Indian Summer Festival

From Grammy award-winning classical guitarists to genre-bending DJs, razor sharp comedians, and award-winning novelists this year’s programming spans literary dialogues, debates, performance art, musical collaborations, interactive public art, and culinary experiences.

Indian Summer Festival has made its mark on Vancouver, becoming one of the city’s leading cultural events with a reputation for unusual pairings of the local with the international and the traditional with the contemporary. By creating a space in Vancouver for local and global conversations, and dissolving cultural borders, Indian Summer Festival challenges and invites artists and audiences to come together in the spirit of dialogue. 

The festival begins with much sought after Indian Summer Festival Opening Party on July 4th at Roundhouse Community Arts & Recreation Centre. Wrapping up July 14th with Transformation Tea Party at Museum of Vancouver. In between the festival packs in dozens of events, talks, art installations, concerts and more. 

Find out more details and the full schedule for Indian Summer Festival 2019 visit on line at indiansummerfest.ca

Catch the Stereophonics ‘Train’.

Stereophonics – Commodore Ballroom – October 6, 2013

Stereophonics returned to the Commodore Ballroom for their first time since they played the 2010 Winter Olympics in Vancouver.  Touring in support of their spring 2013 release, “Graffiti On The Train” this is the first tour with new drummer Jamie Morrison, who did a commendable job replacing original drummer Stuart Cable and his replacement Javier Weyler.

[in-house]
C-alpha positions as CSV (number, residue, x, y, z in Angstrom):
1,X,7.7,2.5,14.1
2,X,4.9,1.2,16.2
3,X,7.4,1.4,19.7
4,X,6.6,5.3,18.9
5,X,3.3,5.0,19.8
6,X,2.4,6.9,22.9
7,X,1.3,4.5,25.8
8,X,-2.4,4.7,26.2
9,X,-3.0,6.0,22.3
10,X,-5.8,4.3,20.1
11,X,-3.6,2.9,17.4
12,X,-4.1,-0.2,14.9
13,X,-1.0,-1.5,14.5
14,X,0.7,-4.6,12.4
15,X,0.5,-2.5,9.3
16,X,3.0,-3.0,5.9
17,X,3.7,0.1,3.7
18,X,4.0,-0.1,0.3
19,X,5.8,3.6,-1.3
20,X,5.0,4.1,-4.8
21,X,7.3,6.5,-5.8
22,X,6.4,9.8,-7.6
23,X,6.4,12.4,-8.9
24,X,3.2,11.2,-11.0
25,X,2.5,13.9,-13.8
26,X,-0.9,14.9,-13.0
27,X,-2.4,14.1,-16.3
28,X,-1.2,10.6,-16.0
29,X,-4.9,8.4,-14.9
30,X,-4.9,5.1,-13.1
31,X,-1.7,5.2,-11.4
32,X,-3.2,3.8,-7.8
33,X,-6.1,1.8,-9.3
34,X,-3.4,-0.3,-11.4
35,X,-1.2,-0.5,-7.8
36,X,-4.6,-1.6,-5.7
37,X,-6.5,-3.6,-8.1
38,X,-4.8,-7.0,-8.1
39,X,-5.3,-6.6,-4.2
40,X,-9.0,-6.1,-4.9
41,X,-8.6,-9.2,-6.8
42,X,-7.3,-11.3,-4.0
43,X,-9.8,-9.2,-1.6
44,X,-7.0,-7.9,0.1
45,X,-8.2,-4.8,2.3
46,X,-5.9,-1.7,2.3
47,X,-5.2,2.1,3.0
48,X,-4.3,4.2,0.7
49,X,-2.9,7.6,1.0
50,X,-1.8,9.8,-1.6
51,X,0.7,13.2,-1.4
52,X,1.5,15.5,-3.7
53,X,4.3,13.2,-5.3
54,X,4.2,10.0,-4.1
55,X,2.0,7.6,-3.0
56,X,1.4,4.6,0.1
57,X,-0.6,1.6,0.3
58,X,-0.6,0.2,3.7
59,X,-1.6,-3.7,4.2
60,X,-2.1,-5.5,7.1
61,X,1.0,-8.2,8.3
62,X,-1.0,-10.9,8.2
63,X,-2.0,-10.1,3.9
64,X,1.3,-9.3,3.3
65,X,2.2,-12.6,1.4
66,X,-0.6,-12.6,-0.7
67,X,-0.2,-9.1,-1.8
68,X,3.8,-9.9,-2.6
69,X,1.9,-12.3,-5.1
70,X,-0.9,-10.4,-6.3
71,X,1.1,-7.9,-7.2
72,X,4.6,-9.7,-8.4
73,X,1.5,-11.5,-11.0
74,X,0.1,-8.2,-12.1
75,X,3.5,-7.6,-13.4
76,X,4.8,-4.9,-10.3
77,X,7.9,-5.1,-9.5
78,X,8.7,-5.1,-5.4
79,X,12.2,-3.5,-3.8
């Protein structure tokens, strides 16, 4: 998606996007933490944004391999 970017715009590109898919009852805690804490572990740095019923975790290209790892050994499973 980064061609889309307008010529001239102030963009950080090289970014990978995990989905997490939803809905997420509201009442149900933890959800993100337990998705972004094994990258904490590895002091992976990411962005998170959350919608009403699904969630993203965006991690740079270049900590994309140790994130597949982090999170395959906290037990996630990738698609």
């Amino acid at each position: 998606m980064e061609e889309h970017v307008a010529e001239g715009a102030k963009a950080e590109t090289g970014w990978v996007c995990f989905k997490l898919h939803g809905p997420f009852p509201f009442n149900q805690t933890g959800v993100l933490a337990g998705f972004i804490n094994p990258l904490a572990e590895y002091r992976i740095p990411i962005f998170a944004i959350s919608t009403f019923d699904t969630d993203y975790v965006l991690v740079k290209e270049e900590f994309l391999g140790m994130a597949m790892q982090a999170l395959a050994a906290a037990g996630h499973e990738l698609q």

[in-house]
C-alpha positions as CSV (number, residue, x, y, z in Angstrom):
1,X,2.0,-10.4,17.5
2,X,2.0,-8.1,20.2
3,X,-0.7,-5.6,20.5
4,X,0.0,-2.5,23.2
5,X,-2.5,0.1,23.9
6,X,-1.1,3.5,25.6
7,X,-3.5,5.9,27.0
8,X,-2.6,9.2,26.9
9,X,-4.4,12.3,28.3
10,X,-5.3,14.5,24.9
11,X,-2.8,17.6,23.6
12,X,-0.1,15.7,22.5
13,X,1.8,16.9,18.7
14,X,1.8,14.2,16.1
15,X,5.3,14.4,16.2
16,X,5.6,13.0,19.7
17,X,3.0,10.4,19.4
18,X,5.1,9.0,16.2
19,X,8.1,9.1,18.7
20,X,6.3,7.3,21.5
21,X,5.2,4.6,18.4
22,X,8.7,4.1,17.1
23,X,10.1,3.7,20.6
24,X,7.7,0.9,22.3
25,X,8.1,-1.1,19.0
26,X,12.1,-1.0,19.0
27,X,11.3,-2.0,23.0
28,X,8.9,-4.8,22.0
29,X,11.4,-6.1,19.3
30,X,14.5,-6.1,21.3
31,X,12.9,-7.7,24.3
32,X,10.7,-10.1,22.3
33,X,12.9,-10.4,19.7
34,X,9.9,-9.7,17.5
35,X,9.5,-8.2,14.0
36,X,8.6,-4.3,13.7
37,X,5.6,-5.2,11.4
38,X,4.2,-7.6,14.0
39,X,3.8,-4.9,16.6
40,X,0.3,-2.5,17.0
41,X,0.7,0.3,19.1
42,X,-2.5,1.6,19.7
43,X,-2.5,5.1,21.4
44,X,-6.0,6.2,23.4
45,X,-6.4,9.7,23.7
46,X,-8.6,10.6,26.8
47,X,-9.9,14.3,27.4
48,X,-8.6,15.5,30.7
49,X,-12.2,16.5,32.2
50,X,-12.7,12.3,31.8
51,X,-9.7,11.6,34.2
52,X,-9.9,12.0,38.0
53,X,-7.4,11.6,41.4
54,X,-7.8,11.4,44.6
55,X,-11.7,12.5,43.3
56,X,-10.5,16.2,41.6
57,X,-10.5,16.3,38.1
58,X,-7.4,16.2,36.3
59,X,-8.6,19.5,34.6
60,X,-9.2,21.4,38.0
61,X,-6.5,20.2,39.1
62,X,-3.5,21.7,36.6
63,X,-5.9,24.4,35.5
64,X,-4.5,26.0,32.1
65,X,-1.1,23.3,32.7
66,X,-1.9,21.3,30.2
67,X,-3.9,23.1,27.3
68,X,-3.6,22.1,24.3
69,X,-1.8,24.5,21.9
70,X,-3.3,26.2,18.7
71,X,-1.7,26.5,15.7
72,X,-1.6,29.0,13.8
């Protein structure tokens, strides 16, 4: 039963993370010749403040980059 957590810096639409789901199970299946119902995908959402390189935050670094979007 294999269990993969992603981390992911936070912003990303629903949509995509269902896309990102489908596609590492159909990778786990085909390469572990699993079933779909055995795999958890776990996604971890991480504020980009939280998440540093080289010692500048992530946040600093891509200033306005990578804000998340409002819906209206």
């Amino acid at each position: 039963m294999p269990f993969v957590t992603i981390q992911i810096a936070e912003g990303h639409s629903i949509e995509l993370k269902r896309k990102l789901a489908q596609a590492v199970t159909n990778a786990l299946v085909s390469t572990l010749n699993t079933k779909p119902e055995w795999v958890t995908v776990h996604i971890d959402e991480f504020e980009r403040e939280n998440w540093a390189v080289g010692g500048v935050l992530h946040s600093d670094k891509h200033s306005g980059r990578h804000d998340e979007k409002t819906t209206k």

From start to finish, the Welsh quartet of Kelly Jones, Richard Jones, Adam Zindani and Morrison keep the sold out room alive with songs from throughout their 16 year history. Hearing one of their earliest singles, “A Thousand Trees” sung along to by the 1000 fans in attendance was an epic start of how the night would evolve. New tracks, “Graffiti On The Train”, “Violins & Tambourines”  and “Indian Summer” fit in nicely with their classic tunes like; “Have A Nice Day”, “Mr Writer”, “Vegas Two Times”, “Maybe Tomorrow” and “Local Boy In A Photograph”.  As with all Stereophonics gigs, the audience was enraptured with the show and hung on every note, dancing and singing their hearts out.
Excitement seemed to have gotten the better of a few of the fans as one girl vomited in the front row and another passed out. While the band may present the uber-rockstar swagger, they are actually quite nice, stopping the show to make sure they were alright. Similarly, I recall meeting them once and they were most concerned with making sure my friend and I got home alright in the snow.


Over the course of the nearly 2 hour show the Commodore’s famed sprung dance-floor got a work out, especially during the encore’s “Bartender & The Thief” and “Dakota”, as the audience wanted the night to never end.

If you want the fun to continue, follow Stereophonics online, on Twitter @Stereophonics, Facebook.com/Stereophonics and YouTube